Bloomberg the Company & Products

Bloomberg Anywhere Login


Connecting decision makers to a dynamic network of information, people and ideas, Bloomberg quickly and accurately delivers business and financial information, news and insight around the world.


Financial Products

Enterprise Products


Customer Support

  • Americas

    +1 212 318 2000

  • Europe, Middle East, & Africa

    +44 20 7330 7500

  • Asia Pacific

    +65 6212 1000


Industry Products

Media Services

Follow Us

Suu Kyi Seeks Closer Army Ties After Re-Election as Party Leader

Don't Miss Out —
Follow us on:

March 11 (Bloomberg) -- Former political prisoner Aung San Suu Kyi, elected yesterday as chairwoman of Myanmar’s opposition National League for Democracy, urged her party to forge closer ties with the military before national elections in 2015.

Suu Kyi, 67, will lead the 15-member central executive committee, which was formed over the weekend at the party’s first congress since it was founded in 1988. The democracy leader spent 15 years under house arrest and rejoined the political process after holding talks with President Thein Sein two years ago, following an election that ended five decades of direct military rule.

“I want the relationship between the people and the military to be OK,” Suu Kyi said yesterday in a speech in Yangon. “It was OK in the past. We have to try to make it OK in the future. The NLD has to try.”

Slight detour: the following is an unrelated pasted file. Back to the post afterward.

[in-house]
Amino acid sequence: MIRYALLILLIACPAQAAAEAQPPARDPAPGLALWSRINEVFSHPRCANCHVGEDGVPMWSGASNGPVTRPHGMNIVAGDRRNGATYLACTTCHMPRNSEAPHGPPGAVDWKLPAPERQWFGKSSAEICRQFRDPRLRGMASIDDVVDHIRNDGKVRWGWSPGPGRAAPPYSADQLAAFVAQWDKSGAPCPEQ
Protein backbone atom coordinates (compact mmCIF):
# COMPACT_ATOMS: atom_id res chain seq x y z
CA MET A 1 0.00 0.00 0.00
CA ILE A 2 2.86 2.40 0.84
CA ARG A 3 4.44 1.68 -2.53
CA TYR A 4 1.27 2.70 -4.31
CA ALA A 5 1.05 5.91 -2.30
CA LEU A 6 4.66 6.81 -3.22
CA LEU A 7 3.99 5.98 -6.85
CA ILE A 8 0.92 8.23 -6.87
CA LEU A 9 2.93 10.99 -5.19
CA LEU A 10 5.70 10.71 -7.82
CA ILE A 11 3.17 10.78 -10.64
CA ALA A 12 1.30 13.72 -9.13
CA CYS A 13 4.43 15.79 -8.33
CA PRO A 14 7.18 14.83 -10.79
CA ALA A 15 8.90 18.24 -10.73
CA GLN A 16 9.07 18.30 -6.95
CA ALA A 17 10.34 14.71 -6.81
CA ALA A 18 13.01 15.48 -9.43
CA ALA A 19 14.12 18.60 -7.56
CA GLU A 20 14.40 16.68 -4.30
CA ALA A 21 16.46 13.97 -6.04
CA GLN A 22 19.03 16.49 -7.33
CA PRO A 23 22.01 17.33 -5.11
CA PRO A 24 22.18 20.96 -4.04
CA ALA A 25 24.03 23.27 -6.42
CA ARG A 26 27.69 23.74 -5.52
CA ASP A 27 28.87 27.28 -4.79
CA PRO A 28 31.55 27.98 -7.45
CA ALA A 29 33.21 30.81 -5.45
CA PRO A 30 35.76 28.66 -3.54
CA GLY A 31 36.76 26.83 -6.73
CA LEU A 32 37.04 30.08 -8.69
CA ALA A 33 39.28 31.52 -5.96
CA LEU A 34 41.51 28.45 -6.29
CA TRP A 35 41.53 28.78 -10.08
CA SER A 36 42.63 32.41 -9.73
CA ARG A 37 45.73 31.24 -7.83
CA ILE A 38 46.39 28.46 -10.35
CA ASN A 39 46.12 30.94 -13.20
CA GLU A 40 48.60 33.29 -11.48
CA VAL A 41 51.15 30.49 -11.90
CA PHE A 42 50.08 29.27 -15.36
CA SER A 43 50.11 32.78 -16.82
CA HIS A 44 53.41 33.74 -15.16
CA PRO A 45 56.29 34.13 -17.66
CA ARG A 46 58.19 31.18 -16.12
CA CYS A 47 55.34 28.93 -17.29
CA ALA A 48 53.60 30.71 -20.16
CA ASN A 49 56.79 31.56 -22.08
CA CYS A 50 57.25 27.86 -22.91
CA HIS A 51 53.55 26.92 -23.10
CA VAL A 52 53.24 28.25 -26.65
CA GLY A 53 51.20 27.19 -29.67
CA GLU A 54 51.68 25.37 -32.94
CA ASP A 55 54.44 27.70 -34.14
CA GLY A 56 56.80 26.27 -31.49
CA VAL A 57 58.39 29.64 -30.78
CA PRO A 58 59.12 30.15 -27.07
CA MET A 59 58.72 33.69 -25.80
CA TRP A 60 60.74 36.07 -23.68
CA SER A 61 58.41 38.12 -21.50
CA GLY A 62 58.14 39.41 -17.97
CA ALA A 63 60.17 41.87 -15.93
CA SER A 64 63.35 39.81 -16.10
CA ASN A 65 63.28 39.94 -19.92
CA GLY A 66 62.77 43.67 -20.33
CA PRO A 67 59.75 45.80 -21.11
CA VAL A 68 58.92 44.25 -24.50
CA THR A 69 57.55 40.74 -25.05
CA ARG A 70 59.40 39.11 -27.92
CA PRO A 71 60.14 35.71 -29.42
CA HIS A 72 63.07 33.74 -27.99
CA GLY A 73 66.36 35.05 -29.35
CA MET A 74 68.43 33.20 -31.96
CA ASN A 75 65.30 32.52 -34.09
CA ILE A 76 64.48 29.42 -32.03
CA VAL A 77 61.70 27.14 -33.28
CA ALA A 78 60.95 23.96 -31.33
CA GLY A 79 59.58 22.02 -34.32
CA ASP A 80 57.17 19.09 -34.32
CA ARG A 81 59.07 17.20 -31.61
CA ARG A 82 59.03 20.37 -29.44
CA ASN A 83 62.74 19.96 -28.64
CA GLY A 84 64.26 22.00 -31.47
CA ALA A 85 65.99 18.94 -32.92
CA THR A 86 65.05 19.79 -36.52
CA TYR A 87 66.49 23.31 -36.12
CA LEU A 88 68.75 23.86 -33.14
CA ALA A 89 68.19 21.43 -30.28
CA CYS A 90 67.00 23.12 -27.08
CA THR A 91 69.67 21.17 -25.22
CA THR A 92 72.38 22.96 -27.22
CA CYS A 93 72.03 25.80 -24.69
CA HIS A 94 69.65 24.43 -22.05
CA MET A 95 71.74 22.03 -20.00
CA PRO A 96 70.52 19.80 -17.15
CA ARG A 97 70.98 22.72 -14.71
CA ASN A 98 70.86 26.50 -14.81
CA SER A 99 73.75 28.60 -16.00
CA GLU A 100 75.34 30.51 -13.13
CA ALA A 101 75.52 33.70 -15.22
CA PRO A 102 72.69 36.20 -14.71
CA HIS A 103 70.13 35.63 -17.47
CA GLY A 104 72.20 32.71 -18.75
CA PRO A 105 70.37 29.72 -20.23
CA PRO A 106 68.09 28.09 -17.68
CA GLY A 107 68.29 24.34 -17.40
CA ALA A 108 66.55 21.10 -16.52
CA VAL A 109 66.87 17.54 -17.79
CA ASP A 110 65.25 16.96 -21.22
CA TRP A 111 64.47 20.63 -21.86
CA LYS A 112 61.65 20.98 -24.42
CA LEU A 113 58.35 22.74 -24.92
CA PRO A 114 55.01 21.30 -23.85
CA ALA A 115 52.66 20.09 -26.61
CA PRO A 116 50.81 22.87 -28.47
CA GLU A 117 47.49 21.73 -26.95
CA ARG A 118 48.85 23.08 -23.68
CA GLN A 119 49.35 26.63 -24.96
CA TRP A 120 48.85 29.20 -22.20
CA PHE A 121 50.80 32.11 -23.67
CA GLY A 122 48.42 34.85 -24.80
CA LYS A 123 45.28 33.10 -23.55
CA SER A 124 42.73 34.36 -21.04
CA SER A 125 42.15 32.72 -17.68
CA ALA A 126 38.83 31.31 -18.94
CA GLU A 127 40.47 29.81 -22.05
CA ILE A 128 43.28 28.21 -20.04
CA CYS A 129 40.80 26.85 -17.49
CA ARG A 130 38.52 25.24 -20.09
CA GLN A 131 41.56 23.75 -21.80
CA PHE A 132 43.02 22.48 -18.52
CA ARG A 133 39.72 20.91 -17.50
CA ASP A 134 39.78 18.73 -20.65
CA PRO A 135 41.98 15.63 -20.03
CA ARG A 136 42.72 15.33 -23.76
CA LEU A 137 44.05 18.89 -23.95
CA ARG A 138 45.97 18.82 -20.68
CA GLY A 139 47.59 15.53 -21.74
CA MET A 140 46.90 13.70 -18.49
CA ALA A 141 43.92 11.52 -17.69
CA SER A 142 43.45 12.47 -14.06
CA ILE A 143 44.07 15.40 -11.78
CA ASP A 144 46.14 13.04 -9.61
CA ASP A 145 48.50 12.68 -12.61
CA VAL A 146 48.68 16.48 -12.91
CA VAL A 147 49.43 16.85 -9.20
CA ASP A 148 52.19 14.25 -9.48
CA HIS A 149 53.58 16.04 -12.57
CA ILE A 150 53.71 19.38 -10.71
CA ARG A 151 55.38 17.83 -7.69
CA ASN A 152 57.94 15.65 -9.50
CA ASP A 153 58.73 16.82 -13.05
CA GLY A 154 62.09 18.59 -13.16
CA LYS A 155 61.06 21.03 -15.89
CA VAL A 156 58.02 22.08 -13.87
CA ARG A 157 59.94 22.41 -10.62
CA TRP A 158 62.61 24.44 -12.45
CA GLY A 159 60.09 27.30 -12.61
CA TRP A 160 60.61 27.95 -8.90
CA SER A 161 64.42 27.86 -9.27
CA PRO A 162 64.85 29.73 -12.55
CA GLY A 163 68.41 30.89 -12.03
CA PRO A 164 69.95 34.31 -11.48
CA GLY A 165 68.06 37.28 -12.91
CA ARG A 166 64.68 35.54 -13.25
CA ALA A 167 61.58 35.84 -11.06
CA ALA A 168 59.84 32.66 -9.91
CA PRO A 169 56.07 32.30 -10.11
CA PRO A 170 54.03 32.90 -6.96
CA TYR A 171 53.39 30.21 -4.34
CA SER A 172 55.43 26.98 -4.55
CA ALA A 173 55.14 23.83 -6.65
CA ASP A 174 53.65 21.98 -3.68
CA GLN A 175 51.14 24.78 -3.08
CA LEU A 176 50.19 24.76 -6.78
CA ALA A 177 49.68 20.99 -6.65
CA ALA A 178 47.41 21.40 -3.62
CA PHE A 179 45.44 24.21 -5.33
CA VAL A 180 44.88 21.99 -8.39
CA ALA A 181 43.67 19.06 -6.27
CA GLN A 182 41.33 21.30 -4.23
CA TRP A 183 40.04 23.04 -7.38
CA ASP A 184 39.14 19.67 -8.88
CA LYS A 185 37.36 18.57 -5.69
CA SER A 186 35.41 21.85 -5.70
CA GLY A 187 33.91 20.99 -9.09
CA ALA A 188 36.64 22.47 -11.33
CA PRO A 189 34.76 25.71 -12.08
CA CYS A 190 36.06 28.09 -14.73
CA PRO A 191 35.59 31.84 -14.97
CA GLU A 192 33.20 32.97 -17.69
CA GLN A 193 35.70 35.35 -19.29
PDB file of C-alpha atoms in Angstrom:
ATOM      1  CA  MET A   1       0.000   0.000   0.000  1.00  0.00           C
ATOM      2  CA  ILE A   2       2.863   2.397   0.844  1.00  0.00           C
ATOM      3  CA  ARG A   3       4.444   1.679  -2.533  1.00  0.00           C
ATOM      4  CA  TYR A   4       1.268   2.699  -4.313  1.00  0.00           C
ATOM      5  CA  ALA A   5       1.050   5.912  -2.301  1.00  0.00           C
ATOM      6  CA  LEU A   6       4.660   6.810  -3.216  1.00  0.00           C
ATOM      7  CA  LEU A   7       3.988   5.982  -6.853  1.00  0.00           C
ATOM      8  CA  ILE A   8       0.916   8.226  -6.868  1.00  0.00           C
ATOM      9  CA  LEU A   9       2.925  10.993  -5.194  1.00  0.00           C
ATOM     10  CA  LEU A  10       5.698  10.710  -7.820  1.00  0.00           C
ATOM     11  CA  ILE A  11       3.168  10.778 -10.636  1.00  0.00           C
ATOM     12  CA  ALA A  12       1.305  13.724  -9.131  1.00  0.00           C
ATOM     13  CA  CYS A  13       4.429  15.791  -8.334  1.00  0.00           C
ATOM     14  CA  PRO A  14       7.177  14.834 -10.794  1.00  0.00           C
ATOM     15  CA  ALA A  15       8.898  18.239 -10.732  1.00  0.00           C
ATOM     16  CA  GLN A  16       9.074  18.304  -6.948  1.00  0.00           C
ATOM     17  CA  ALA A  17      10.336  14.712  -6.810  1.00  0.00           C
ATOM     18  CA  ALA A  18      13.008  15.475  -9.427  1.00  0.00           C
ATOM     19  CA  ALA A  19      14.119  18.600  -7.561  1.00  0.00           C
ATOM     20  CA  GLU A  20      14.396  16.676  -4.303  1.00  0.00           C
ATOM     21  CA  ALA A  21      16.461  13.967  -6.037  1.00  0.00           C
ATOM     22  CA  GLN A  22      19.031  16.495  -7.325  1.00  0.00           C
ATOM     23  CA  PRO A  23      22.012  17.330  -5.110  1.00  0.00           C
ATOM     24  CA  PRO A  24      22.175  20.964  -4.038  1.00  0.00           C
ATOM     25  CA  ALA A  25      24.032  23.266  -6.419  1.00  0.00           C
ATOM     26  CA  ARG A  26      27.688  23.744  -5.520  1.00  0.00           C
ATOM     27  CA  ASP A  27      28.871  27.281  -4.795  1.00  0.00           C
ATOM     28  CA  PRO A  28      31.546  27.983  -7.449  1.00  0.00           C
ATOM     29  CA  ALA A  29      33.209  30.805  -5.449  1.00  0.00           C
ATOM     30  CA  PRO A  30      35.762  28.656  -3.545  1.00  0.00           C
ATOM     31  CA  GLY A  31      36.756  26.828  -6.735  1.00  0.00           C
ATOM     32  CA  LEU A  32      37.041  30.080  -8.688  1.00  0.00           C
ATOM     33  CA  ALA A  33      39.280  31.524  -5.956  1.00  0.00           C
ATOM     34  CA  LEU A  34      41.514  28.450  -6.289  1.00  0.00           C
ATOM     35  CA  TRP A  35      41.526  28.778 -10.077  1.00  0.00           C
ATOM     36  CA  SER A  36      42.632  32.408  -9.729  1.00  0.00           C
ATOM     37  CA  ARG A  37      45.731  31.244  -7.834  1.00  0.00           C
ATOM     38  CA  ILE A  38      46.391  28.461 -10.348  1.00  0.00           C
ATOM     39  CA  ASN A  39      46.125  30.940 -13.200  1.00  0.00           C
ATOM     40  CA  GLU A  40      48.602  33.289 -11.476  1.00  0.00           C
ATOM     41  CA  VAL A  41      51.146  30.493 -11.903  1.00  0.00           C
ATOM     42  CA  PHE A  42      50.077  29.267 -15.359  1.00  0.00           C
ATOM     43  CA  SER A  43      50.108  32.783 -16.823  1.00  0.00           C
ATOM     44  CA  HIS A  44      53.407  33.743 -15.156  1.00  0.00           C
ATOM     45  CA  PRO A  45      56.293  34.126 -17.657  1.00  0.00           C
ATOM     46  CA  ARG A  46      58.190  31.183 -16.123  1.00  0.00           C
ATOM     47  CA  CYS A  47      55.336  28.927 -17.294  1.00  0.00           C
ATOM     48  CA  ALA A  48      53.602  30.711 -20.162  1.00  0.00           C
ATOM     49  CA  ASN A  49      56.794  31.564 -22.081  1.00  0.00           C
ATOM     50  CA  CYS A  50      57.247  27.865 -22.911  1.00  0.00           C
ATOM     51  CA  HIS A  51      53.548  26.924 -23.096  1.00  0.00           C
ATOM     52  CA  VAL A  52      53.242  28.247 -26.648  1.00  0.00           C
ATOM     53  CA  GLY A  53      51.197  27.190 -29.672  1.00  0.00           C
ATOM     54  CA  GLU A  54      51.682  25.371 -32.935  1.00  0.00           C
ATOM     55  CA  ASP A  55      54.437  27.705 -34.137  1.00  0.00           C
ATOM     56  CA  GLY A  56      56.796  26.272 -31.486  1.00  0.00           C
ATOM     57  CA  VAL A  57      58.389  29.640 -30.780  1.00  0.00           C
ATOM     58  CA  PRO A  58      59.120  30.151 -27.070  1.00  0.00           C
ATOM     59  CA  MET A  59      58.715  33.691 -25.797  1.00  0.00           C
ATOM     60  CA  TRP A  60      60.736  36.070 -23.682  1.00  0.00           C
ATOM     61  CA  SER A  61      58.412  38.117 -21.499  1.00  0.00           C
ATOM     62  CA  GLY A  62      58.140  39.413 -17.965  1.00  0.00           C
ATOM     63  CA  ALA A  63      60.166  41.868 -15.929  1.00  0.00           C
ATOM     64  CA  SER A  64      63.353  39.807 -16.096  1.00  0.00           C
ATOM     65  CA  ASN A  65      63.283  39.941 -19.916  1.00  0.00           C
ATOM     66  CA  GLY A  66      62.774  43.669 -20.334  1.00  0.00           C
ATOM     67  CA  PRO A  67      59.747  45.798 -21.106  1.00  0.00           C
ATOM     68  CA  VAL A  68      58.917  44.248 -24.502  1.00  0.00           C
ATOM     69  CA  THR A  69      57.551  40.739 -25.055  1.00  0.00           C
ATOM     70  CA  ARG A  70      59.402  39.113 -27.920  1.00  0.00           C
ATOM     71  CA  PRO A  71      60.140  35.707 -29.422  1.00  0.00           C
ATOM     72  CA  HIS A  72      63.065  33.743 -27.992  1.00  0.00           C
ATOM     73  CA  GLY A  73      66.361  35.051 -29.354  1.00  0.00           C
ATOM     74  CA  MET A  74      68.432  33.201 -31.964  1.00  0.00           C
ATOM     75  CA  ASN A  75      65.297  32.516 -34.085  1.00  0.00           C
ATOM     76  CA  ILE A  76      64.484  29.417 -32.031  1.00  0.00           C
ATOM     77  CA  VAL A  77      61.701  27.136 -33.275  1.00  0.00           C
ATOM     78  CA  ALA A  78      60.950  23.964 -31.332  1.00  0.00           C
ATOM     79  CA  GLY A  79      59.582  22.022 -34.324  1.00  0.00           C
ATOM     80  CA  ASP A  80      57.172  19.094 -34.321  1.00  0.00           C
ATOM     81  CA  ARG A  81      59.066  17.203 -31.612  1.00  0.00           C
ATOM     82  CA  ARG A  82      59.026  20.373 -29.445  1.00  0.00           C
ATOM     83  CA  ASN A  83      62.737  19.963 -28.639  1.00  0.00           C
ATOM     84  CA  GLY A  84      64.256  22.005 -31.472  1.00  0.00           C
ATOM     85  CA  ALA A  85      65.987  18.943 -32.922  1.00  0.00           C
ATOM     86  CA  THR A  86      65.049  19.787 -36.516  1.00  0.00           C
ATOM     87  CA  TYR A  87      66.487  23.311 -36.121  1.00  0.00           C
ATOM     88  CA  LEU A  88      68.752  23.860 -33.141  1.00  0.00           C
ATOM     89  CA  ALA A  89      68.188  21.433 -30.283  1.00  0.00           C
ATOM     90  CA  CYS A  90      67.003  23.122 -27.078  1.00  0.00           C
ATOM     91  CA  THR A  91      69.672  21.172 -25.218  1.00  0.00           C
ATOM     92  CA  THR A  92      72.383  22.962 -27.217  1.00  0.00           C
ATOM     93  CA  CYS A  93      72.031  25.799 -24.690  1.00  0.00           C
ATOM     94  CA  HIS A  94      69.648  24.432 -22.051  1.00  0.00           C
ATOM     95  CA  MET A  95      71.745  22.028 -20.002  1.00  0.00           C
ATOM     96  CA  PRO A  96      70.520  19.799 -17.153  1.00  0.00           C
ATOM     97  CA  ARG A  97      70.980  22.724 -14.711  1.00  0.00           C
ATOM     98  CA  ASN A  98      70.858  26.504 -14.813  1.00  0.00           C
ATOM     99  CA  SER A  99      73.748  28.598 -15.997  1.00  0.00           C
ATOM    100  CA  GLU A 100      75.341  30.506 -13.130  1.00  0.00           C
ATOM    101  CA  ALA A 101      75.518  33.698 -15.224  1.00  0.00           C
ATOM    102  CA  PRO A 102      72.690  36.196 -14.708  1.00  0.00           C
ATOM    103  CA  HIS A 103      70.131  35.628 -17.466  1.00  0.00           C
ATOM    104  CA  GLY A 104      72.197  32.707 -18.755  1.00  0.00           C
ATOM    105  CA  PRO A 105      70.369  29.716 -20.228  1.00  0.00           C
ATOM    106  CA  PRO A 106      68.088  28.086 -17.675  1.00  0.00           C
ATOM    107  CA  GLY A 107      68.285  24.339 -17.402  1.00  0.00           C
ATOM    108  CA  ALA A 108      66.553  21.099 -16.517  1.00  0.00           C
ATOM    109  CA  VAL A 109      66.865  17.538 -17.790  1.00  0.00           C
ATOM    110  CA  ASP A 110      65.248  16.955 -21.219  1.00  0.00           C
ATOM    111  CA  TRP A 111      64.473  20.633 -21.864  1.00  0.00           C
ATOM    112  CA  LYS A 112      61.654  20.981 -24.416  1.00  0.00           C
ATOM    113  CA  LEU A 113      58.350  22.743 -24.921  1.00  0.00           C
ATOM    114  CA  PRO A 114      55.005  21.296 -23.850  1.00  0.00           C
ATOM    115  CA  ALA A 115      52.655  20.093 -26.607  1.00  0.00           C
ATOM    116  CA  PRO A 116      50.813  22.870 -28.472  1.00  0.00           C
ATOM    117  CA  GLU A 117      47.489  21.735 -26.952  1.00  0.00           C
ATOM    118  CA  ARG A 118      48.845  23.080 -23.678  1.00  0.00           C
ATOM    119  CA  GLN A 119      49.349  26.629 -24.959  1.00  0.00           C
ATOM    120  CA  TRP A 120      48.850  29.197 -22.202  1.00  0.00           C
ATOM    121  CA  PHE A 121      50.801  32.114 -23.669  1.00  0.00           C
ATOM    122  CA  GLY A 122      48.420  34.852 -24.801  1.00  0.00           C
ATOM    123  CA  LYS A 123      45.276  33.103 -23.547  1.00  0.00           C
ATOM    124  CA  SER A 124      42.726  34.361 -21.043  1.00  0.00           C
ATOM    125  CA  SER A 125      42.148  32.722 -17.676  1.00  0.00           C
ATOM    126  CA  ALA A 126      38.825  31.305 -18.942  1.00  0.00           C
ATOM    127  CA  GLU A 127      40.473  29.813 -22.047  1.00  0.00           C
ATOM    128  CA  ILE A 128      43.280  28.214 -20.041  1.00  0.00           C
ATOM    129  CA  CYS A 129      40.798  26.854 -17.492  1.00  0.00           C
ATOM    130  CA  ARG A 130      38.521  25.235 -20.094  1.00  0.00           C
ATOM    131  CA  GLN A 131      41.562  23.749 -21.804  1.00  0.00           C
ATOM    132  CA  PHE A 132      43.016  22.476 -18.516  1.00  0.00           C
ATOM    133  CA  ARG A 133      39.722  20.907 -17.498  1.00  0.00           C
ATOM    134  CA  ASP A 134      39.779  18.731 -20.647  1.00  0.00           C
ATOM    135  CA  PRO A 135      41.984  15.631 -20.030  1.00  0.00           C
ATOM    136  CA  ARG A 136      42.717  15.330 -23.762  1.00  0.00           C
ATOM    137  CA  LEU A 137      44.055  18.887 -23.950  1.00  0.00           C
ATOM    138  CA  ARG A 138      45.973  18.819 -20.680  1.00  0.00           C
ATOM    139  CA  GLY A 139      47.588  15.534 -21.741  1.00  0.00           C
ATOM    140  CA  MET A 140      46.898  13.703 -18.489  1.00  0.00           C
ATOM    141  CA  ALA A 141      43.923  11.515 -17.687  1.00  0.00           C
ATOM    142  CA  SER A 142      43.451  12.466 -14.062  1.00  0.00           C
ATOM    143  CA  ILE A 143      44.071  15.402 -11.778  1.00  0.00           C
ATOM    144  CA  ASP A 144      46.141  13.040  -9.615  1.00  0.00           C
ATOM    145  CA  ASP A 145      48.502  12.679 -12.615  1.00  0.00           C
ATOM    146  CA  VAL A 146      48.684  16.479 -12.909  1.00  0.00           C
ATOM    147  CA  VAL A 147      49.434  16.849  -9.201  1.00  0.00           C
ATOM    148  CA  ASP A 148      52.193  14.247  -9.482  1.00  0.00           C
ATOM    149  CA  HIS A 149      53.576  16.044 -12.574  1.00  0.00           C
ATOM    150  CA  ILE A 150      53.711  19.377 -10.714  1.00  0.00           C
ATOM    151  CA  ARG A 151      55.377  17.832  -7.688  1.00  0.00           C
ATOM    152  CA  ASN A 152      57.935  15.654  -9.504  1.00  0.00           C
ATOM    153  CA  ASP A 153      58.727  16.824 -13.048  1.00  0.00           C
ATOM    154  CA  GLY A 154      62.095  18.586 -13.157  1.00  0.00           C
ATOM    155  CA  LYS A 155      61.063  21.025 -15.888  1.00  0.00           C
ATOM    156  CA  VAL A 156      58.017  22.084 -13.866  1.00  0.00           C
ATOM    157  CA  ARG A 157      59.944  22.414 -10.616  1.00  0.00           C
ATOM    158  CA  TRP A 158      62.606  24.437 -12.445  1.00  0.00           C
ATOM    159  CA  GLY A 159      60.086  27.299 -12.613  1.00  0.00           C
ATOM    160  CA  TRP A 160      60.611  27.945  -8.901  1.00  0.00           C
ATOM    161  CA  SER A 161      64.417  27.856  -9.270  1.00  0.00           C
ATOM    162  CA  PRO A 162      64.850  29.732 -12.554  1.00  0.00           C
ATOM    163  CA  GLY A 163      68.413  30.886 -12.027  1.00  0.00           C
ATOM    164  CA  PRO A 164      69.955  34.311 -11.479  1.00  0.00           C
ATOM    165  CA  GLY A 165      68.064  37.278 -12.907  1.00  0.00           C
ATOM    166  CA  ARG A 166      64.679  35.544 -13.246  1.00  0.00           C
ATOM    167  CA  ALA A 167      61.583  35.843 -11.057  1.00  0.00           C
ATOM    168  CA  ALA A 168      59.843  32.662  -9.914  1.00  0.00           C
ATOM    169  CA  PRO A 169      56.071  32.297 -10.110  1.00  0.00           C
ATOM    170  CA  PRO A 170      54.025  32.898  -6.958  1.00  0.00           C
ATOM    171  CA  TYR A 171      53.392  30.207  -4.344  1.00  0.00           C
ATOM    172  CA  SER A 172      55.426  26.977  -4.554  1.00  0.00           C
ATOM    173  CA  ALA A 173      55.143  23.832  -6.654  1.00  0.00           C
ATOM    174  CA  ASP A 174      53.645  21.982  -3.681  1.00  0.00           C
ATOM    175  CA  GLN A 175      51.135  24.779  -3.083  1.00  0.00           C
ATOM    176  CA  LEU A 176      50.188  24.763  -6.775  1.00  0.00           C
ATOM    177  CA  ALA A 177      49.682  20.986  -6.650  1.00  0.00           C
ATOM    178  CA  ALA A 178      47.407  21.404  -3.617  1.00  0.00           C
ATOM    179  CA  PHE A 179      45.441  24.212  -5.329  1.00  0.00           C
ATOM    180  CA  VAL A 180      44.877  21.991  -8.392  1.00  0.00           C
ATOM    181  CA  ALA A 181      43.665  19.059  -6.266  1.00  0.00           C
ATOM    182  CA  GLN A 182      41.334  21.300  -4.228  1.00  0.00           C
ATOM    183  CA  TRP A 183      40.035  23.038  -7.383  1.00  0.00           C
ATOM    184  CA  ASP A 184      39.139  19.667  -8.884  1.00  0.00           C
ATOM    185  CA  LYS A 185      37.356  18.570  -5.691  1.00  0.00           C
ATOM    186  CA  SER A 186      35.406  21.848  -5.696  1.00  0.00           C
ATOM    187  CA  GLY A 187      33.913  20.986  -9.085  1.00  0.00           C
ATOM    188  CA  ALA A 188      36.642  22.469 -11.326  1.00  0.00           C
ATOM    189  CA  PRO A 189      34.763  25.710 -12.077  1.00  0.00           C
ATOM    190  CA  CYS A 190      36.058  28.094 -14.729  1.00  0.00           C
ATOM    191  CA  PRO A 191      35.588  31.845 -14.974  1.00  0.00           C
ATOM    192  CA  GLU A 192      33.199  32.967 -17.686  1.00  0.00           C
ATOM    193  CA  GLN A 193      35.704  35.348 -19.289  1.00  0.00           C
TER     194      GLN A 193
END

The NLD expects a victory in 2015 elections after winning 43 of 44 seats in by-elections last year, which may give its lawmakers enough votes to choose the president. Suu Kyi is seeking support from the military for constitutional changes that would allow her to become head of state, senior members of her party said last month. The constitution says the president can’t have a child who is a citizen of a foreign country. Both of Suu Kyi’s sons have British citizenship.

The 2008 constitution automatically grants the military a quarter of the seats in parliament and amendments need more than 75 percent of votes to pass.

Suu Kyi said in January she was “fond” of the military, which her father General Aung San played a role in founding in the 1940s when he led troops in a revolt against Japanese occupiers. He was assassinated in 1947, when Suu Kyi was two years old.

To contact the reporters on this story: Madelene Pearson in Singapore at; Kyaw Thu in Bangkok at

To contact the editor responsible for this story: Stanley James at

Please upgrade your Browser

Your browser is out-of-date. Please download one of these excellent browsers:

Chrome, Firefox, Safari, Opera or Internet Explorer.